Sunday, November 21, 2010

Gluten-free lefse

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I'm not normally a food blogger. Except for one other post, How Veggies Stole My Blog, I do not normally post about recipes or food. However, I felt I needed to make this one exception. Because tomorrow, Shauna James Ahern, most commonly known among food blog readers and writers as Gluten-Free Girl, will be choosing at random a winner out of all the folks who try making a gluten-free recipe this weekend and post a comment on her Thanksgiving blog. The winner will receive such goodies as her cookbook, a variety of baking tools, specialty gluten-free flours, and a Kitchen Aid mixer. Since Pappa Bear and I were going to whip up a batch of gluten-free lefse in preparation for Thanksgiving dinner next Sunday anyway, I thought, "what the heck," kill two birds with one stone. Might as well snap a photo or two in the process and enter the contest. Judging by the way PB normally ogles his way through every kitchen store we've ever been in, I'm sure we would make good use of any baking supplies that might happen to chance our way. So, why gluten-free lefse, of all things? Several reasons.
  1. We're Scandinavian. (Well, I am, and PB is by marriage to me, just like I am Irish by marriage to him).
  2. Scandinavians in my family love love love lefse. Thanksgiving is not Thanksgiving without lefse.
  3. Lefse uses, in addition to a bunch of potatoes, a full cup of flour to make everything stick together and fry up in its luscious deliciousness.
  4. PB recently learned he has a wheat sensitivity. He does not become deathly ill if he eats wheat, and he can have all other types of gluten without a problem. But he's been advised to try to cut back on wheat products.
  5. My sister along with her daughter Sophia (my Goddaughter, in fact) are both gluten intolerant. I can't stand the thought of these guests being left out of the lefse party.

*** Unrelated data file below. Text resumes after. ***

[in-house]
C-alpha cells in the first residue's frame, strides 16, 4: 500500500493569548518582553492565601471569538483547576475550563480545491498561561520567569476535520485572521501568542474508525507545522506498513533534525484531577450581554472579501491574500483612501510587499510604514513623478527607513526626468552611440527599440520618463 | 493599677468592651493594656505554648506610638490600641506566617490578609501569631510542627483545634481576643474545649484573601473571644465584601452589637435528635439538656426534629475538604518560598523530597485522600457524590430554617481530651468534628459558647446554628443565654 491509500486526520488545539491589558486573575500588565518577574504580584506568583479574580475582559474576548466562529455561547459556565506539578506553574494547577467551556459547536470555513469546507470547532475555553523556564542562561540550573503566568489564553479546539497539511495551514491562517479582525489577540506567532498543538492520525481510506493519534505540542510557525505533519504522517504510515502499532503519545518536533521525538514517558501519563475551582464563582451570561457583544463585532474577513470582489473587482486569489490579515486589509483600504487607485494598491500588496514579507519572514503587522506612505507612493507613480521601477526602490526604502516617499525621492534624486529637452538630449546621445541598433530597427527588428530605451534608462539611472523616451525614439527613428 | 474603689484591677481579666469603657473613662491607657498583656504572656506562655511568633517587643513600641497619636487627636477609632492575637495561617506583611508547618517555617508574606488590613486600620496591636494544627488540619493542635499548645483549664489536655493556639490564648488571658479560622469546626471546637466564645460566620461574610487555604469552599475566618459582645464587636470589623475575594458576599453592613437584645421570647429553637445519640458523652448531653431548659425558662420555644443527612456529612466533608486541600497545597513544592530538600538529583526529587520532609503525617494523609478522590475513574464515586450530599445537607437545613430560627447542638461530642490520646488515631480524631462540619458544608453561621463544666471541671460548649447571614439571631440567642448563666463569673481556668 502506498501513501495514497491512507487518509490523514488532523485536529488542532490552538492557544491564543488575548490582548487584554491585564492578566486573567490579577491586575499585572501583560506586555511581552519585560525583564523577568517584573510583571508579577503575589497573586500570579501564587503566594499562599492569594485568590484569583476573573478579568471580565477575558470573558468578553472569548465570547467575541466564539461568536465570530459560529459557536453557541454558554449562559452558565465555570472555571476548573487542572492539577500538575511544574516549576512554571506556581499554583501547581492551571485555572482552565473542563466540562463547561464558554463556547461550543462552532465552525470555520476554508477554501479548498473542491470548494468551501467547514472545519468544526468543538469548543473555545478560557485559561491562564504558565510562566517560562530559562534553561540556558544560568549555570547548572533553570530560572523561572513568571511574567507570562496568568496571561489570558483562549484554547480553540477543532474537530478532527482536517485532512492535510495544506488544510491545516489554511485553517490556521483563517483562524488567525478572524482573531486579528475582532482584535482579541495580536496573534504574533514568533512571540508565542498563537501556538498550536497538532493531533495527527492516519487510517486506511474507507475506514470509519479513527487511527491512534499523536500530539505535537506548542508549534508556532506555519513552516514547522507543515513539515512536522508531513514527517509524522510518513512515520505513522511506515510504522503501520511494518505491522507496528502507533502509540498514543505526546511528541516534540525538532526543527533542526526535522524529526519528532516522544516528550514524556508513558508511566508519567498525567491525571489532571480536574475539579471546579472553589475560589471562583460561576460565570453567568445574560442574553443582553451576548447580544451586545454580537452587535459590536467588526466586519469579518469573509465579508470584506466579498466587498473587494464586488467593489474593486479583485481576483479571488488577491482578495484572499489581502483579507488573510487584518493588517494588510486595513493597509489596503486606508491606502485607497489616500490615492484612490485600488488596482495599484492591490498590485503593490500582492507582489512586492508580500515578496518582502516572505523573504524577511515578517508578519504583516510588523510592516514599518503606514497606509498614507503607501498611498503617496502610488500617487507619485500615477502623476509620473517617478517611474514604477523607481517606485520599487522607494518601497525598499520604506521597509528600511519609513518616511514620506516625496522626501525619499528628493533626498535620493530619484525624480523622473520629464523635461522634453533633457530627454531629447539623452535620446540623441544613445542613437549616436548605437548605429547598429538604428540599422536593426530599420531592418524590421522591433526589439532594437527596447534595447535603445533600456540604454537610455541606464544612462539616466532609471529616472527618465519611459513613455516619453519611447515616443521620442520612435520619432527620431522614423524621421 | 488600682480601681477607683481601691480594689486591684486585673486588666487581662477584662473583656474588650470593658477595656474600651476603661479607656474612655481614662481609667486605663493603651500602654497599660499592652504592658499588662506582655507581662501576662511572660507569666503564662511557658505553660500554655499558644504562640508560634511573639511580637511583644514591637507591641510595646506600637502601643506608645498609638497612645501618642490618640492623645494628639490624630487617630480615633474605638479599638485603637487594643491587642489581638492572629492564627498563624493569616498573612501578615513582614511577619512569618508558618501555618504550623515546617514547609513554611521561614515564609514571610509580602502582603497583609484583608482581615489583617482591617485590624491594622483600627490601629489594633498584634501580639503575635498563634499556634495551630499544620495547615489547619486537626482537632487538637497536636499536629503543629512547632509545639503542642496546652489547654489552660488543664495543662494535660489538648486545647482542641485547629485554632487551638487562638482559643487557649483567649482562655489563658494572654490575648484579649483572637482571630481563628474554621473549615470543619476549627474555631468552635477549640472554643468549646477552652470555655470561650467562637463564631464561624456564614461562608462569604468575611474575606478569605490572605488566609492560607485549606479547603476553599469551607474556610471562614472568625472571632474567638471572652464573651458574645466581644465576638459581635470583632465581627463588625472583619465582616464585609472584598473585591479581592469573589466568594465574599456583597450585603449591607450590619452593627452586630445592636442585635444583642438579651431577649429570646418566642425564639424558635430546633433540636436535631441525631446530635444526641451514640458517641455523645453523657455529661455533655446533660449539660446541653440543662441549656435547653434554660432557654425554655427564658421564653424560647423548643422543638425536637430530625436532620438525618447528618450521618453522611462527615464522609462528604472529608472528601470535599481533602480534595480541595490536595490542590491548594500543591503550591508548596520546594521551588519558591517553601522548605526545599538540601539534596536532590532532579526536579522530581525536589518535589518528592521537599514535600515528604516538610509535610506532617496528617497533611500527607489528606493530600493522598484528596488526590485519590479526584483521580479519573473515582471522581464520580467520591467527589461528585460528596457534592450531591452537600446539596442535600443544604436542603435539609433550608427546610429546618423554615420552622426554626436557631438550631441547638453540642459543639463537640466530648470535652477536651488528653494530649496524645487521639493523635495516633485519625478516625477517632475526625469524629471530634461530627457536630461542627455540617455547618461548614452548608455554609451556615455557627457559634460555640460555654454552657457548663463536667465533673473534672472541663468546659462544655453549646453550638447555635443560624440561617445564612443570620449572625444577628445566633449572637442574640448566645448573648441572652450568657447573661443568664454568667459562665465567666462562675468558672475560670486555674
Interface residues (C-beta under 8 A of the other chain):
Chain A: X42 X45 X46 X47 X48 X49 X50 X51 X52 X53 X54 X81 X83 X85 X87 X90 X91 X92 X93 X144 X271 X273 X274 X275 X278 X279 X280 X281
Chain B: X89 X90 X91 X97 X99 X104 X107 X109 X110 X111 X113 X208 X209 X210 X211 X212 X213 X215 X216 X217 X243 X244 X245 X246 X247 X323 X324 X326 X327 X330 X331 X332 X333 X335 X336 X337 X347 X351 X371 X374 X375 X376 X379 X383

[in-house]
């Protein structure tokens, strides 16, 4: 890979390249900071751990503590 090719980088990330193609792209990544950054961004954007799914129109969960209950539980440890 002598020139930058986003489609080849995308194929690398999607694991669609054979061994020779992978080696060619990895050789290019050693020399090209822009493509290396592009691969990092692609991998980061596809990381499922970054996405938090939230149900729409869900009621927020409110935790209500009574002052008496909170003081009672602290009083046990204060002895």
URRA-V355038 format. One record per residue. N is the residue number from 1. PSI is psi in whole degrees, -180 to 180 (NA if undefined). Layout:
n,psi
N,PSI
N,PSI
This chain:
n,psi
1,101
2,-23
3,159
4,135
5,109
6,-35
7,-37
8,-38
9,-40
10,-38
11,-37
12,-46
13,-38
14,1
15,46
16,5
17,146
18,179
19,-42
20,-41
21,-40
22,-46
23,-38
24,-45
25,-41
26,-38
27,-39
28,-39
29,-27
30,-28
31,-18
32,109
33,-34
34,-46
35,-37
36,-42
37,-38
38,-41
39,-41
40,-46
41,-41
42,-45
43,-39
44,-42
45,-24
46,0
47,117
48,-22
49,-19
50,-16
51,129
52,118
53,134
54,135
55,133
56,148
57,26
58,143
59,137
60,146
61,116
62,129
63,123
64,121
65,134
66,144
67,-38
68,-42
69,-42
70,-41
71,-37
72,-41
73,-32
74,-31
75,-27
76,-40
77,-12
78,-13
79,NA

So for the past five or so years that we've been hosting Thanksgiving dinner for my extended family, we have had to get creative around offering dishes for a variety of dietary needs. (In addition to the gluten issue, we have vegetarians, dairy-free, diabetic/sugar sensitive and a nephew with such extreme sensitivities to egg/nut/dairy that my sister basically brings all his food with whenever they travel). This is the third year we're making gluten-free lefse. You'd think we'd be pros by now, but sadly, there is one obstacle in the process - the flour. Two years ago, we used a gluten-free flour we found in bulk at our local healthy foods grocery store and made a small batch of lefse, and although it was harder to roll out without sticking and tearing, we managed to eek out enough of them that my sister and niece, who didn't know we were experimenting, were quite pleasantly surprised by the treat. Last year, unfortunately, the flour brand had changed, and the batch failed miserably. We didn't have time to round up a different flour and try it again. I was very disappointed. I'm sure they were, too, although too polite to say so. So this year, armed with the memory of last year's failure, we bought TWO kinds of gluen-free flour. We mixed up a half batch of lefse Sat., using an all-purpose no-name brand from the bulk bins. It worked, they rolled out, the fried up, but they didn't taste very "lefse-y." We mixed together another batch with the other flour and rolled them into balls, sticking them in the fridge to cool around 7:15pm, planning on frying them up, too. Then I laid down on the couch as my back had been hurting badly all evening. I took a 3-hour nap, followed directly by an 8-hour night's sleep. Needless to say, the lefse balls remained in the fridge until tonight, when we fired up the grill again and finished the task, this time using Bob's Red Mill all-purpose flour. It has a more yellow-ish tint than the other flour we tried, but it feels like regular flour and it mixed up well and rolled out just fine. You can't roll gluten-free lefse as thin as normal lefse. But that didn't deter us. And it fried up just beautifully. But the best part was, it even tasted like lefse. Maybe not exactly, but much much closer than the other flour we tried. And even better, I think, than the batch we had two years ago. So, here, without any further ado, is the recipe we used - my mother's recipe - substituting GF flour for the regular flour in a ratio of 1:1 Lefse (using instant potatoes) Mix: 3 C boiling water 2 tsp salt 2 tsp sugar 8 Tbl butter (1 stick) Add: 1/4 C cream (we use either Soy or Coconut creamer, regular flavor) Stir In: 3 C instant potatoe flakes Cool the dough to room temperature, then add 1 C flour and 1/2 Tsp baking powder. Form into balls (larger than golf, maybe pool cue size). Try not to fold the dough over during the ball-making process. The fewer cracks and crevices you have in the rolled ball, the better the ball will roll out into a circle. The more you can form it into a ball like you would a snowball, the better it will shape during rolling out. This recipe will make about 20 balls. Put on a plate and chill in the fridge to cool. (Can cool overnight). If leaving overnight I like to cover them to keep them from drying out too much. It should go without saying that if you are making GF lefse AND regular lefse the same day, or even in the same household on different days, you need to make the GF first, and make sure your grill and all of your utinsels and cloth items (pastry cloth, rolling pin sleeve, apron, towels, etc.) have been thoroughly washed and NOT used on any gluten containing items. Before heating your grill or rolling out lefse balls, prepare your lefse cooling station by taking two bath towels and laying them one on top of the other, completely opened up. Top them with a flour-sack kitchen towel. You now have a stack of three towells, all open, all one on top of the other. Fold the entire stack in half once, with the kitchen towel on the very inside. Lay the folded stack on the kitchen counter near your lefse grill. When the lefse comes off the grill, you will open up the top 3 layers of the folded stack and lay the lefse down along the crease of the kitchen towel, still in half, then cover it back up. When done correctly, it will be sandwiched with the kitchen towel on both sides of it. Each lefse you will place exactly right on top of the first one. The steam heat will soften up the crispy edges. The entire batch will cool in this stack of towels before you put them away. Heat your lefse grill (we use a Bethany #730 aluminum grill to approximately 450 degrees. You can fry them on any heat between 400-500, personal preference dictating. We like it around 450 or slightly higher - it cooks slow enough for the lefse ball roller to get the next one prepared before the first one is off the grill. lefse tools Before starting to roll out your lefse ball, flour your hands and flatten the ball slightly between your plams - using your thumbs to keep the edges from cracking as you flatten it a bit (push the edges back together with your thumbs - you'll see the little cracks forming as you flatten). You want as few cracks as possible, as these will lengthen out into very odd shaped edges that will tend to rip when you move the lefe onto the grill. See the odd shaped edges below? That's an example from before we figured out the "flatten slightly and push the edges back before rolling out" trick). lefse rolling Once the ball is flattened to about palm-of-the-hand thick, place it on the liberally floured pastry board (we use a Bethany Pastry Board and Cloth Set #500) and using a rolling pin fitted with a sleeve (also floured), roll the lefse out to approximately 10-11" diameter. I would say "circle" here but chances are your lefse will not be an exact circle. That's OK. Once rolled, using a grooved lefse rolling pin, ever so gently, starting in the middle of the lefse each time (to avoid having the lefse edges stick to the rolling pin and roll up in it), run the rolling pin out to the edges in two different directions, leaving a grid of grooves on the lefse surface. This will help it to fry up nicely. Using a lefse turning stick, slide it under the middle of the lefse carefully (if you haven't liberally floured the pastry board cloth, the middle will tend to stick to the cloth) and gently lift it from the board, transferring it onto the grill by gently laying down one edge first, then rolling the stick along the rill as you unroll the lefse onto the grill. Let it fry on one side until you can see bubbles. If you lift up one edge (again using the lefse turning stick) you should see spots turning brown, but not too dark! lefse frying Using the stick again, sliding it under the middle, gently lift it off the grill and using the same method as before, lay one edge down then roll the stick along as you lay down (unrolling) the rest. There's no magic in knowing when the other side is done - just peek until it looks lightly browned. If large bubbles start to rise up in the dough while frying the second side, poke them to deflate them, or use your stick to gently tap them back down. Check the under side and when gently browning, using the stick again, move the lefse off the grill and into the middle of the stack of towels. done! Liberally flour the pastry cloth and rolling pin sleeve again (and your hands) and start the next ball. If you had one stick to the cloth last time, scrape any dough off the board with a hard flat edged item, then re-flour liberally. It's customary to get "cook's taste" when going to all this work, so don't feel bad if a lefse rips badly during the rolling or transferring - this is the cook's opportunity to taste a fresh one! To eat, I simply like them smeared with real butter. Pappa Bear likes to sprinkle them with cinnamon/sugar. After Thanksgiving I often eat them with leftovers rolled up inside - riced potatoes, stuffing and turkey! Oh, and if you're wondering what was on Pappa Bear's apron, here's a close up. It's my favorite apron. lookin' pretty Cheers!